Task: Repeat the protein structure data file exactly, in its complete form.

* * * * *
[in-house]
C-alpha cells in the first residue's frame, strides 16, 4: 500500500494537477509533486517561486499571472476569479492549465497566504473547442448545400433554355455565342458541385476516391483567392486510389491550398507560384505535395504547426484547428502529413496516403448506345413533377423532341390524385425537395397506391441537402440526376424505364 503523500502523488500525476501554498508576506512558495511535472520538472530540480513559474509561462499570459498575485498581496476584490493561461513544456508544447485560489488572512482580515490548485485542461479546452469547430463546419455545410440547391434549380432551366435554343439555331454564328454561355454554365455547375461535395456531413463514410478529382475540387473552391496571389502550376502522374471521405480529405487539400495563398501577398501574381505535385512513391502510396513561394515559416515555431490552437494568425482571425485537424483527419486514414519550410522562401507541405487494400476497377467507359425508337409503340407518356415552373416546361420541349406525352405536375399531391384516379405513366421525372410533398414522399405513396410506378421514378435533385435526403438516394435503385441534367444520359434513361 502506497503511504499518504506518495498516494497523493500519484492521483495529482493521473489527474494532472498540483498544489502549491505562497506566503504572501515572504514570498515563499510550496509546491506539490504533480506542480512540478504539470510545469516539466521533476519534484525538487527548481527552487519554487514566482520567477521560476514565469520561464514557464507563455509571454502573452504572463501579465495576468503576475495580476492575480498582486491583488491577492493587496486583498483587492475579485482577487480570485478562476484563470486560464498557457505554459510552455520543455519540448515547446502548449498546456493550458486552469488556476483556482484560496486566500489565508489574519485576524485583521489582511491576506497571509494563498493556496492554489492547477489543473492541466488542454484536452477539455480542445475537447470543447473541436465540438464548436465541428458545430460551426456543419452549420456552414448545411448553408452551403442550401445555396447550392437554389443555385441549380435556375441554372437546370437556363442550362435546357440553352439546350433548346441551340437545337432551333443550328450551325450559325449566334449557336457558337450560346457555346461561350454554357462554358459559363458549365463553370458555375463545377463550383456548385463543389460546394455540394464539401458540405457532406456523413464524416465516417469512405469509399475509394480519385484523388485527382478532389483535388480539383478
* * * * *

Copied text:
[in-house]
C-alpha cells in the first residue's frame, strides 16, 4: 500500500494537477509533486517561486499571472476569479492549465497566504473547442448545400433554355455565342458541385476516391483567392486510389491550398507560384505535395504547426484547428502529413496516403448506345413533377423532341390524385425537395397506391441537402440526376424505364 503523500502523488500525476501554498508576506512558495511535472520538472530540480513559474509561462499570459498575485498581496476584490493561461513544456508544447485560489488572512482580515490548485485542461479546452469547430463546419455545410440547391434549380432551366435554343439555331454564328454561355454554365455547375461535395456531413463514410478529382475540387473552391496571389502550376502522374471521405480529405487539400495563398501577398501574381505535385512513391502510396513561394515559416515555431490552437494568425482571425485537424483527419486514414519550410522562401507541405487494400476497377467507359425508337409503340407518356415552373416546361420541349406525352405536375399531391384516379405513366421525372410533398414522399405513396410506378421514378435533385435526403438516394435503385441534367444520359434513361 502506497503511504499518504506518495498516494497523493500519484492521483495529482493521473489527474494532472498540483498544489502549491505562497506566503504572501515572504514570498515563499510550496509546491506539490504533480506542480512540478504539470510545469516539466521533476519534484525538487527548481527552487519554487514566482520567477521560476514565469520561464514557464507563455509571454502573452504572463501579465495576468503576475495580476492575480498582486491583488491577492493587496486583498483587492475579485482577487480570485478562476484563470486560464498557457505554459510552455520543455519540448515547446502548449498546456493550458486552469488556476483556482484560496486566500489565508489574519485576524485583521489582511491576506497571509494563498493556496492554489492547477489543473492541466488542454484536452477539455480542445475537447470543447473541436465540438464548436465541428458545430460551426456543419452549420456552414448545411448553408452551403442550401445555396447550392437554389443555385441549380435556375441554372437546370437556363442550362435546357440553352439546350433548346441551340437545337432551333443550328450551325450559325449566334449557336457558337450560346457555346461561350454554357462554358459559363458549365463553370458555375463545377463550383456548385463543389460546394455540394464539401458540405457532406456523413464524416465516417469512405469509399475509394480519385484523388485527382478532389483535388480539383478